3.3.2 Collaborative structuring (sometimes called ‘structuring situations and transferring responsibility’)
Rogoff et al. argue that parents and other caregivers are active in structuring children's environment according to their perceived goals for development. There are several levels of structure. At a macro level is the overall timetable of the child's day (the balance of time for play, tasks, feeding, washing, resting, etc.), the opportunities for participation in specific cultural activities and the extent to which these activities are separated/integrated. At a micro level is the way specific tasks and activities are adapted to the perceived capacities of the child, broken down into manageable elements through interactions that enable the child to achieve a goal or complete a task. As children become more competent so responsibility may be transferred from teacher to learner. The distinctive feature of Rogoff's framework is acknowledgement that adult and child roles are variable according to contexts and goals as well as children's status and role. In some contexts they may be ascribed by tradition or by the status differential between teacher and taught. In other contexts, especially in ‘child-centred’ informal settings, they may be subject to continuous renegotiation.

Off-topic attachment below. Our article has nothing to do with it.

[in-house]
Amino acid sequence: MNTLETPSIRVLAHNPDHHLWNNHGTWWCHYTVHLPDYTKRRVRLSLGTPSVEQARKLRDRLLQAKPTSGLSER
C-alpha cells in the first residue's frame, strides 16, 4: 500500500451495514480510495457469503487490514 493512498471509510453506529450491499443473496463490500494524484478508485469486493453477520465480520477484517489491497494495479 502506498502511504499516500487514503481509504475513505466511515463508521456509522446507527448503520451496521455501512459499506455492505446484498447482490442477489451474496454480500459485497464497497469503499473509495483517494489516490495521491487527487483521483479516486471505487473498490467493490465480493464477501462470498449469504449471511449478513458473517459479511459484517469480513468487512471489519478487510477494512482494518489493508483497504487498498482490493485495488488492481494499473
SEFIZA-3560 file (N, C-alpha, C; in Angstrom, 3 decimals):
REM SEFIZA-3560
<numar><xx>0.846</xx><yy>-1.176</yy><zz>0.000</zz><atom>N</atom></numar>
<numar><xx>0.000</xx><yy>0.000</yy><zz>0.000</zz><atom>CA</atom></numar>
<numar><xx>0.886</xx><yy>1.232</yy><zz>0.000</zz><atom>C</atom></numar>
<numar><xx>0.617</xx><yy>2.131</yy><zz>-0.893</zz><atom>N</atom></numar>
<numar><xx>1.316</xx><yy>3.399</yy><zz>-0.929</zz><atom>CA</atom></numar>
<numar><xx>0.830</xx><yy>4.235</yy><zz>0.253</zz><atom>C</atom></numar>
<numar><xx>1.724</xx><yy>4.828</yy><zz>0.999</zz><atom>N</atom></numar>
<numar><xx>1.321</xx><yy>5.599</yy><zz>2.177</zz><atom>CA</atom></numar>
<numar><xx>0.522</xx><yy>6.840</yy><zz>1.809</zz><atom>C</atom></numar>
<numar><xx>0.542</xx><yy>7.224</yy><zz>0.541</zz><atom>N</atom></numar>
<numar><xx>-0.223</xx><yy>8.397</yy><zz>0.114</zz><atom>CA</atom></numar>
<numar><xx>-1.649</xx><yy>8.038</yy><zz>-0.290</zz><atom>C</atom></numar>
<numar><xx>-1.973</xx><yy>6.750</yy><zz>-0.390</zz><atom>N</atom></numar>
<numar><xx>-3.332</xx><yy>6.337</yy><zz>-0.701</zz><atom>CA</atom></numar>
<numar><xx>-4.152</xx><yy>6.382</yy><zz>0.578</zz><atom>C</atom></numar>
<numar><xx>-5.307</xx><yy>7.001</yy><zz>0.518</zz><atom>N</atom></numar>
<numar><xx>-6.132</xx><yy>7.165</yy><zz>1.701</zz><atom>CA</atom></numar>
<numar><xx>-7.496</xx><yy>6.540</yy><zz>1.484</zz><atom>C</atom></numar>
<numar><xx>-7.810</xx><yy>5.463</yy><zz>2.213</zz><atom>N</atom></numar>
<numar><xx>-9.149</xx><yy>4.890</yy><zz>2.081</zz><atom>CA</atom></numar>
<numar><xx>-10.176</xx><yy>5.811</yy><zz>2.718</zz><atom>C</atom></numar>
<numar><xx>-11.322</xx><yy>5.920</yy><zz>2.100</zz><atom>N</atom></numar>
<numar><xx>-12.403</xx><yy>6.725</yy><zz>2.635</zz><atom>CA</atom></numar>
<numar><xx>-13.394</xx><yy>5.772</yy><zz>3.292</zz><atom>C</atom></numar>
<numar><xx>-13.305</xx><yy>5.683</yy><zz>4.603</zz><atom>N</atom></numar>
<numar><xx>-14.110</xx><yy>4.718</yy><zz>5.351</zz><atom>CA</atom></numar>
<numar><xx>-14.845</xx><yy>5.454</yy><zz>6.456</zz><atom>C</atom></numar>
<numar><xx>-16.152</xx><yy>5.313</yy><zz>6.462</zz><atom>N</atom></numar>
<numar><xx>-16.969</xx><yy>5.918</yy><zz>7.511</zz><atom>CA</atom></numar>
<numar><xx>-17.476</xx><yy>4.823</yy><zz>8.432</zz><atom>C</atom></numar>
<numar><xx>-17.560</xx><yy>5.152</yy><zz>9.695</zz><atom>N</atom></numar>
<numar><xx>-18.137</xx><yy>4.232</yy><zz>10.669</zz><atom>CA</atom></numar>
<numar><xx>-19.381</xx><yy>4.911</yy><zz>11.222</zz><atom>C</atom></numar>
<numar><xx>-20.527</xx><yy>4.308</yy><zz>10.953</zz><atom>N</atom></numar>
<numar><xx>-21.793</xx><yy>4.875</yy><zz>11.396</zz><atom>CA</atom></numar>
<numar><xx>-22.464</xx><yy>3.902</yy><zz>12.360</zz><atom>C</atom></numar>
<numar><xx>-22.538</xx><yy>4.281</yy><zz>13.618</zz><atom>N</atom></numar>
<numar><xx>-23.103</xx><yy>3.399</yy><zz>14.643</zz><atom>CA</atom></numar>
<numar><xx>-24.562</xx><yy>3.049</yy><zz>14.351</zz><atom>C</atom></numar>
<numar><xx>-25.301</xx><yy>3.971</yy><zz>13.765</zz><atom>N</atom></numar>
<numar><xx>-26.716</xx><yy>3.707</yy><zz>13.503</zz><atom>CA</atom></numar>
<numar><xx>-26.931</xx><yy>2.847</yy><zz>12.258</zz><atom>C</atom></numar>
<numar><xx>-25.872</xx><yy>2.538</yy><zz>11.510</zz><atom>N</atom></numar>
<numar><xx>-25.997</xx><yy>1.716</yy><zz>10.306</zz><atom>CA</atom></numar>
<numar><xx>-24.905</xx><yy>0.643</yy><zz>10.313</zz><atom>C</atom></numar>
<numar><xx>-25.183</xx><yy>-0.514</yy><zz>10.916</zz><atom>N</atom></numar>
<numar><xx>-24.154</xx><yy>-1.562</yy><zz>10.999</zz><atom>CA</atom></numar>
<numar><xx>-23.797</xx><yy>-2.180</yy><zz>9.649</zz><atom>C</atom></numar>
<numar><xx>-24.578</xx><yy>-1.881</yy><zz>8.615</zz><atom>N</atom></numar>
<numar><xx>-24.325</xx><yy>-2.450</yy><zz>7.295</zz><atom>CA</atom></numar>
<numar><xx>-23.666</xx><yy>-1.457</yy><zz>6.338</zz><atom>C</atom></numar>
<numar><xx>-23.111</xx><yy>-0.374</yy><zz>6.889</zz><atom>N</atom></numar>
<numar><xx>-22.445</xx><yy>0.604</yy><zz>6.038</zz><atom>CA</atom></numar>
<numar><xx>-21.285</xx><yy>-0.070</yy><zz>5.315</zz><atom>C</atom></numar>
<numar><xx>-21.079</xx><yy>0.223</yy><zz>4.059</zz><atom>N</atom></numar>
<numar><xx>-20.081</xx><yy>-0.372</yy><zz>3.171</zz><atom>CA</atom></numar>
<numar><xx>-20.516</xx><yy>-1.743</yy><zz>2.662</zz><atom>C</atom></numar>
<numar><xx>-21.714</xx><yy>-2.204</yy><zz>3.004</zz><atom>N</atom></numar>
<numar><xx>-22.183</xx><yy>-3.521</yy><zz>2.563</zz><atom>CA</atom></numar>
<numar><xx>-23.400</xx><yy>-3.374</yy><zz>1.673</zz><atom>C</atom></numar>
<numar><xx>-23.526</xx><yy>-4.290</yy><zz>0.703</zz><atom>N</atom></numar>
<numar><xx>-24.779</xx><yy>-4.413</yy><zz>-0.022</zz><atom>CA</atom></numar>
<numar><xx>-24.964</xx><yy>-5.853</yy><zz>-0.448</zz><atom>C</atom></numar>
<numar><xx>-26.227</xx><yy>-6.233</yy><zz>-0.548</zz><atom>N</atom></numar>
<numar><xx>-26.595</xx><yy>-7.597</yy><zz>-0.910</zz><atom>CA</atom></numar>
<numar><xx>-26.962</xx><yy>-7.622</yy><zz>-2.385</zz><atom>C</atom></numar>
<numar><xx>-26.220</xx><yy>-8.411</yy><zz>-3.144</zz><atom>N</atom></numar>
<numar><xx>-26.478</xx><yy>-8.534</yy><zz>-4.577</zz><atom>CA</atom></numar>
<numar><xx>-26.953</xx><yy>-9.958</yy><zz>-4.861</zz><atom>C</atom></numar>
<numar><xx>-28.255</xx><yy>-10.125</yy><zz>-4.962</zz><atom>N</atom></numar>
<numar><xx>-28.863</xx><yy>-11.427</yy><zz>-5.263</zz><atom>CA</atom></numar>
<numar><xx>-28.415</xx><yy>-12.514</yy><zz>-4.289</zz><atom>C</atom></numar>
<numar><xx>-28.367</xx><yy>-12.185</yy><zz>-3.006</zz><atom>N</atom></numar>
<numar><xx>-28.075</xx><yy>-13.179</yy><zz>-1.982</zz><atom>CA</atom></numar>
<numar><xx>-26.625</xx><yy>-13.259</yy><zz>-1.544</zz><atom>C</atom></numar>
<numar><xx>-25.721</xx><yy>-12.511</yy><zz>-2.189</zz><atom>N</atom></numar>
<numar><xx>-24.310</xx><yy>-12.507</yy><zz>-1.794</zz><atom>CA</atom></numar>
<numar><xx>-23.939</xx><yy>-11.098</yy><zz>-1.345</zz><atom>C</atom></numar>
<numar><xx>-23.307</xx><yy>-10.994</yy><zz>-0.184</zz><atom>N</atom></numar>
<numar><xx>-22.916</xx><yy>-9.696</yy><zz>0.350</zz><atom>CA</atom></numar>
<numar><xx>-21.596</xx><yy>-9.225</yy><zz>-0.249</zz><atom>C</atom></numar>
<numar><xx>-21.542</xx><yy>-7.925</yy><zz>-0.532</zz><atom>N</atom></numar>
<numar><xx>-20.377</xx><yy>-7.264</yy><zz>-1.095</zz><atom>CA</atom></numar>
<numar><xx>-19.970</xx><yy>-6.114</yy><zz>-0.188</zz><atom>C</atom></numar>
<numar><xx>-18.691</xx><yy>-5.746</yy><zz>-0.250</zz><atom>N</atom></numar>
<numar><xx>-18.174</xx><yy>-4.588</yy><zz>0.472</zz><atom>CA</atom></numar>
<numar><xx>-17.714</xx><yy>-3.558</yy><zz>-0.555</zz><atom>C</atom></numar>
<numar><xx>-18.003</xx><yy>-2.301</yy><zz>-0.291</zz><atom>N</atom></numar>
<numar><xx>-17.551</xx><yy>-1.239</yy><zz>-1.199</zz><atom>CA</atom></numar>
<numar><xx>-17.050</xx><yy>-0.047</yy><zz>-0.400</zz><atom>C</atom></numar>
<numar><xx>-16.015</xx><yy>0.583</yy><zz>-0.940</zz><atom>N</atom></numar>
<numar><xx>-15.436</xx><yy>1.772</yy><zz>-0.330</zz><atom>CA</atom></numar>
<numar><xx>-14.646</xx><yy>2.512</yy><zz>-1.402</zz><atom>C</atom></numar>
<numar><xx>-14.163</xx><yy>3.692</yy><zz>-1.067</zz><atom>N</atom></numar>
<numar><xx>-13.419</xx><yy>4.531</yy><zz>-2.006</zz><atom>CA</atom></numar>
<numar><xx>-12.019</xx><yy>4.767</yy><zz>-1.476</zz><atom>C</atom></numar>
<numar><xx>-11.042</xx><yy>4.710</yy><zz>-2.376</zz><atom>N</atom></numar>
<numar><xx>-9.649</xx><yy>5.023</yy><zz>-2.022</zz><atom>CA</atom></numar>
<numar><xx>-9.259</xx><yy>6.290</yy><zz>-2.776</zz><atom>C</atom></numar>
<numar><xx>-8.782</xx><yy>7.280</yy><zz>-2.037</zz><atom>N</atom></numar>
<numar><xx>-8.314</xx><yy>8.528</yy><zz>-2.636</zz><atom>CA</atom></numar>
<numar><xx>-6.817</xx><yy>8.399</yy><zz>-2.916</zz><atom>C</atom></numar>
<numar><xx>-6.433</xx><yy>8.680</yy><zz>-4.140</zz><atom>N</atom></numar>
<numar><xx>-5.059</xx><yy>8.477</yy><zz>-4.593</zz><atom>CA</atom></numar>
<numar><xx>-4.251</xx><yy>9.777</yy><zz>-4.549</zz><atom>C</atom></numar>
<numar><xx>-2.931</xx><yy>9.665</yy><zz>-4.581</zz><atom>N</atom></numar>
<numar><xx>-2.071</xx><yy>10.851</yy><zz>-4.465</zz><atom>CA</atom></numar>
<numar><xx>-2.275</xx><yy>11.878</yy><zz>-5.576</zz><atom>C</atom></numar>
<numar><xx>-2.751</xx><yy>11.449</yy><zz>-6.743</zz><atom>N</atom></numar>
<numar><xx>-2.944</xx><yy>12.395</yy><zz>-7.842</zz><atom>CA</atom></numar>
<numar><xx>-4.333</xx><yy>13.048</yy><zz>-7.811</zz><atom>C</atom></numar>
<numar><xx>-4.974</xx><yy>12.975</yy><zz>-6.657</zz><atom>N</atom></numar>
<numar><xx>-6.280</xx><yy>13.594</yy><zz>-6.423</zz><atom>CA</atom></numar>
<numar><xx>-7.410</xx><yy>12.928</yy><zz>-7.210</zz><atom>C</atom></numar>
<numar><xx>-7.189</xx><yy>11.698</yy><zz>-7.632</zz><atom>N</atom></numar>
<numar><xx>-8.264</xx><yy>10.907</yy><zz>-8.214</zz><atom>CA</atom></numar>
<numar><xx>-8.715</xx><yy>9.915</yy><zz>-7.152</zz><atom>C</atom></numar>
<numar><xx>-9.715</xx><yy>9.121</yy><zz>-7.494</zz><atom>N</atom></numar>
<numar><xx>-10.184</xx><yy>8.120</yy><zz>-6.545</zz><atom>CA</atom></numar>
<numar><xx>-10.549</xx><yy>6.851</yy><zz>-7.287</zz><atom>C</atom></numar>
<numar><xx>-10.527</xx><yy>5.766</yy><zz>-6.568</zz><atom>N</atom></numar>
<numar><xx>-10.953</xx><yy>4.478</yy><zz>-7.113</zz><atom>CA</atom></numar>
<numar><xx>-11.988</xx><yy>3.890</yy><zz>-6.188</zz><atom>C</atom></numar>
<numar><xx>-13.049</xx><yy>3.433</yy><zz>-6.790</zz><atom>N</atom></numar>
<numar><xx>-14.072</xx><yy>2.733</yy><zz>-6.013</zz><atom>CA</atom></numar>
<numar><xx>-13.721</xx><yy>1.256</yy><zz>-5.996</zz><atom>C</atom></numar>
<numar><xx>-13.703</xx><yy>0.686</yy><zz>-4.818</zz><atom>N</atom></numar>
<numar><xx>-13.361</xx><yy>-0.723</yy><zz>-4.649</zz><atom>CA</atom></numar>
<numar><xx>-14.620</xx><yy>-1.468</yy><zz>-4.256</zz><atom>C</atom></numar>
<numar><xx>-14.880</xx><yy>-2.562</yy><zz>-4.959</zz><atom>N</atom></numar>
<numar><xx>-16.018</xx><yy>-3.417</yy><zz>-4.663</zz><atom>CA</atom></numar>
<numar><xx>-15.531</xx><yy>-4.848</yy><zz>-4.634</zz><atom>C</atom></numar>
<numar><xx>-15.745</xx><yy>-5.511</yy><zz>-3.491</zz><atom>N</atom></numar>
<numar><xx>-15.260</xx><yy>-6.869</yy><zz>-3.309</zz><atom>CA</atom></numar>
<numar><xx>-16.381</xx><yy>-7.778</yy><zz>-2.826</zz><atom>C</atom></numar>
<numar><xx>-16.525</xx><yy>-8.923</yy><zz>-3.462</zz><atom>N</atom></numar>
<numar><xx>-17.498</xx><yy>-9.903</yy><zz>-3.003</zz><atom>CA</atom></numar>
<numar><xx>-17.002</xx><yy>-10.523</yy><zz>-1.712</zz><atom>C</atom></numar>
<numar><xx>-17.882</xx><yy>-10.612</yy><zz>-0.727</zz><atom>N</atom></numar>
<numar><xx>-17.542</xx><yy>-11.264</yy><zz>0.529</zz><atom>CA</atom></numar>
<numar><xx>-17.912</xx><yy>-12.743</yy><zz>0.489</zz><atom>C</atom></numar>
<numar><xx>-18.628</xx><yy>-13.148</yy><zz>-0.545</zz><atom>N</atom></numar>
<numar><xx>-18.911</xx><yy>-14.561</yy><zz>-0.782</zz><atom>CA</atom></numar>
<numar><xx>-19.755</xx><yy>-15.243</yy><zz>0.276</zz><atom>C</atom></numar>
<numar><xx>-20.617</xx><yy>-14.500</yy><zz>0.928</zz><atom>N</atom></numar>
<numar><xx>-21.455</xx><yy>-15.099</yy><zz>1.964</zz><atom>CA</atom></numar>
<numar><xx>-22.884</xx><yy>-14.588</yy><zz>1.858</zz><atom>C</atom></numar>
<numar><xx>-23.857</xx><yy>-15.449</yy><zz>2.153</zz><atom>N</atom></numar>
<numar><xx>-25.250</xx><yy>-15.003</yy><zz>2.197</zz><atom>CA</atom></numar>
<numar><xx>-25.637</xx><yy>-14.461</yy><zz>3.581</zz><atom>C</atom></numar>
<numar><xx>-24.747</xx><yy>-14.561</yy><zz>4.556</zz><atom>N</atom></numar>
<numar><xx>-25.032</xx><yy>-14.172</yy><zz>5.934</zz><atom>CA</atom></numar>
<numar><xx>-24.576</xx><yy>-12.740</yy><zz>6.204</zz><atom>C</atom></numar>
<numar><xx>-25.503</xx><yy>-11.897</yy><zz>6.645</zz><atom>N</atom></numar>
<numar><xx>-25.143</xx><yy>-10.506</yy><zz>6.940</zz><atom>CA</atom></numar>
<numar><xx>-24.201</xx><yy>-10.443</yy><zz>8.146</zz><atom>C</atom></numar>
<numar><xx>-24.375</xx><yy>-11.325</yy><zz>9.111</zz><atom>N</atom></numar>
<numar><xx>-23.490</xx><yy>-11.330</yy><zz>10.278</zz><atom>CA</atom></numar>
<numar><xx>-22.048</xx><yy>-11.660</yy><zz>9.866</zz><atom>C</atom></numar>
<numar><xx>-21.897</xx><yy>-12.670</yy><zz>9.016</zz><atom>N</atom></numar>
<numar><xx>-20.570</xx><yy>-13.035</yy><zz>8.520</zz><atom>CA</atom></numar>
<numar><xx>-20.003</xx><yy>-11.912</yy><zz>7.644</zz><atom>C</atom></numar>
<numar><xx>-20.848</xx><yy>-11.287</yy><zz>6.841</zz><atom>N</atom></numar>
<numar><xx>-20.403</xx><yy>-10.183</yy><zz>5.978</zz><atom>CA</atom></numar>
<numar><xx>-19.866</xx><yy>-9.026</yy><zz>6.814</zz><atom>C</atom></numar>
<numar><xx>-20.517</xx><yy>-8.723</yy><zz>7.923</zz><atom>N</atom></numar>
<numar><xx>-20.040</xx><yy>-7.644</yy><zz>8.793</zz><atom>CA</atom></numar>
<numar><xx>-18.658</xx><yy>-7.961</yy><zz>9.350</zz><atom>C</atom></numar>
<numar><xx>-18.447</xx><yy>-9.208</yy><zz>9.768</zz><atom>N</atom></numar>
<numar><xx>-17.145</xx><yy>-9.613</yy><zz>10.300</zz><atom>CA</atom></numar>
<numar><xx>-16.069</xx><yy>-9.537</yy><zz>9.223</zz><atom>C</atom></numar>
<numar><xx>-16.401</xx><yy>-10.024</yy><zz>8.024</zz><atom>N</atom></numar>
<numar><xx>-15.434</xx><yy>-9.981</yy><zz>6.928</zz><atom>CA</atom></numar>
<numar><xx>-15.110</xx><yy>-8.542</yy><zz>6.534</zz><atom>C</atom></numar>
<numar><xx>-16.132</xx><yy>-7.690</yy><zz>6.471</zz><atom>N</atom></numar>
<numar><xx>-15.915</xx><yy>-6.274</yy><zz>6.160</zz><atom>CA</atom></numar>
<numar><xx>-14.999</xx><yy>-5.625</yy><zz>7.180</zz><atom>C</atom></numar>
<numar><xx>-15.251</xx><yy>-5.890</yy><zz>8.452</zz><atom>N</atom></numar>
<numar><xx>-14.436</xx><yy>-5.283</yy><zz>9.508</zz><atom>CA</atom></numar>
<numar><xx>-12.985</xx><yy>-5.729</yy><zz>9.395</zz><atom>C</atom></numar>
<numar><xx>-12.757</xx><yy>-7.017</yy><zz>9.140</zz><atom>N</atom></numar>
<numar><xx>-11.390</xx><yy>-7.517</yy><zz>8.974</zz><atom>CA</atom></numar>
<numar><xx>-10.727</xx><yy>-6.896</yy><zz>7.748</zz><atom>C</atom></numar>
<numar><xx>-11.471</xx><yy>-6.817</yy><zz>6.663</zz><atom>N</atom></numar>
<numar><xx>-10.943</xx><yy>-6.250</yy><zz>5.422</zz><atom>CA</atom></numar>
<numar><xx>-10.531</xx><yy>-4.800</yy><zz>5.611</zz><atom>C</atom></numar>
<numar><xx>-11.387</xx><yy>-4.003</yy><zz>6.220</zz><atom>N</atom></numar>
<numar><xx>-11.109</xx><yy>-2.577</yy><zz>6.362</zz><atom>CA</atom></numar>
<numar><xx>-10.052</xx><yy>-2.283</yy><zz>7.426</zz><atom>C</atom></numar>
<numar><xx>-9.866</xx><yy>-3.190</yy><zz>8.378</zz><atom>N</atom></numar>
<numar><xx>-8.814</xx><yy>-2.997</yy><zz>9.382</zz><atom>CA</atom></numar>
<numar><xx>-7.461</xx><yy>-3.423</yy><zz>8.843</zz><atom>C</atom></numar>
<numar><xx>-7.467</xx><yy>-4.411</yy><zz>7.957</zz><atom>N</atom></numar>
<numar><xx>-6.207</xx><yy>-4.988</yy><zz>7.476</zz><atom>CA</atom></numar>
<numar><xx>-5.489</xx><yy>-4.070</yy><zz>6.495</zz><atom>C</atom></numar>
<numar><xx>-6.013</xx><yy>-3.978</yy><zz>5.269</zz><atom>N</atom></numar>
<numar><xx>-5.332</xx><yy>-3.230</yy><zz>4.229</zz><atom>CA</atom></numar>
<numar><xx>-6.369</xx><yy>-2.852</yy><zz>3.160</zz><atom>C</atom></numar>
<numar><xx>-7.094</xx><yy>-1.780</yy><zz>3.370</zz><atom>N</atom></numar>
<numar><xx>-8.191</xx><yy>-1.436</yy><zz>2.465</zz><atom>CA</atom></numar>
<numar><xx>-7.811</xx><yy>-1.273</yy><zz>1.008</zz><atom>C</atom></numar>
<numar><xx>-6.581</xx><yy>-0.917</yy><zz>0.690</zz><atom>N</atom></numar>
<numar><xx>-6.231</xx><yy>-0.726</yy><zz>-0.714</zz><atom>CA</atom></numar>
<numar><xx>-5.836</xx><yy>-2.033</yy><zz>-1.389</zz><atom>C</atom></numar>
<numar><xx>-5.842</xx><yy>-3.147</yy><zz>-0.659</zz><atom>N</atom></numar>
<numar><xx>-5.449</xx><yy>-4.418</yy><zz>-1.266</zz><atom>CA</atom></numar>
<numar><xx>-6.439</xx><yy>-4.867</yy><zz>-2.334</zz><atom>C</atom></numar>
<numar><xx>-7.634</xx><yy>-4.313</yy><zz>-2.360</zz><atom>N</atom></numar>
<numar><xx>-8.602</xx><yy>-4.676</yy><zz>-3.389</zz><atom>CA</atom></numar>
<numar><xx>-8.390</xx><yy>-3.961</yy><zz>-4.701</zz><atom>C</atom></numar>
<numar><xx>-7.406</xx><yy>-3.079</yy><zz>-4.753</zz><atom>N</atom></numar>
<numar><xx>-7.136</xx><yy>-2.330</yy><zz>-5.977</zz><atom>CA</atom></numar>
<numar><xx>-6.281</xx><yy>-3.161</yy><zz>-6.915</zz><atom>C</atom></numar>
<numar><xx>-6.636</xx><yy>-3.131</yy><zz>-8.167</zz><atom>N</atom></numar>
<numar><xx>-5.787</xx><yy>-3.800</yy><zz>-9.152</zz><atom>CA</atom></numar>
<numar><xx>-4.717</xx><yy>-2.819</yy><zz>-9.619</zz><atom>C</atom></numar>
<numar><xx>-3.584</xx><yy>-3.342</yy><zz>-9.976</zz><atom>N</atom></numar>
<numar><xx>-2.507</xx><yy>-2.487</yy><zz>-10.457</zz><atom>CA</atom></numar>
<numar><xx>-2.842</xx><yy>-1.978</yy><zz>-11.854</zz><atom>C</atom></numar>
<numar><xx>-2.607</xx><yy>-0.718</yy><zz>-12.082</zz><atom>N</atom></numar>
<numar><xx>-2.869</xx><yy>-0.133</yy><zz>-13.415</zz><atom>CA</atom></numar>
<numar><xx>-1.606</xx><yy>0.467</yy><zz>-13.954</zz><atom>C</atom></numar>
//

Activity 2: Analysing cooking with Dad
Try applying the concepts of guided participation to the video sequence of Joe cooking with his father Philip (Video 3). Look for both verbal and non-verbal examples of the following:
Philip says: ‘Do you remember, we have to cream it …’
Joe says ‘You need a driver [mixer].’
Structuring at a macro level
Look at the way Philip organises the ingredients and utensils, brings elements of the task in and out of Joe's immediate view, sequences the task into a series of stages, and introduces each in turn.
Structuring at a micro level
Look at the way Philip ‘reduces the degrees of freedom’ so that Joe can participate at each stage, by asking him to do a specific action and even by taking hold of his hand.
Wood's levels of control could also be applied here. But how far is Joe learning through observing his father and how far through being instructed in each element of the cake-making process?
When Philip invites Joe to do something, and where he does not: ‘There, you have a go.’
Where Joe makes a bid to be given responsibility, or asks for more help: ‘l can't how to do it.’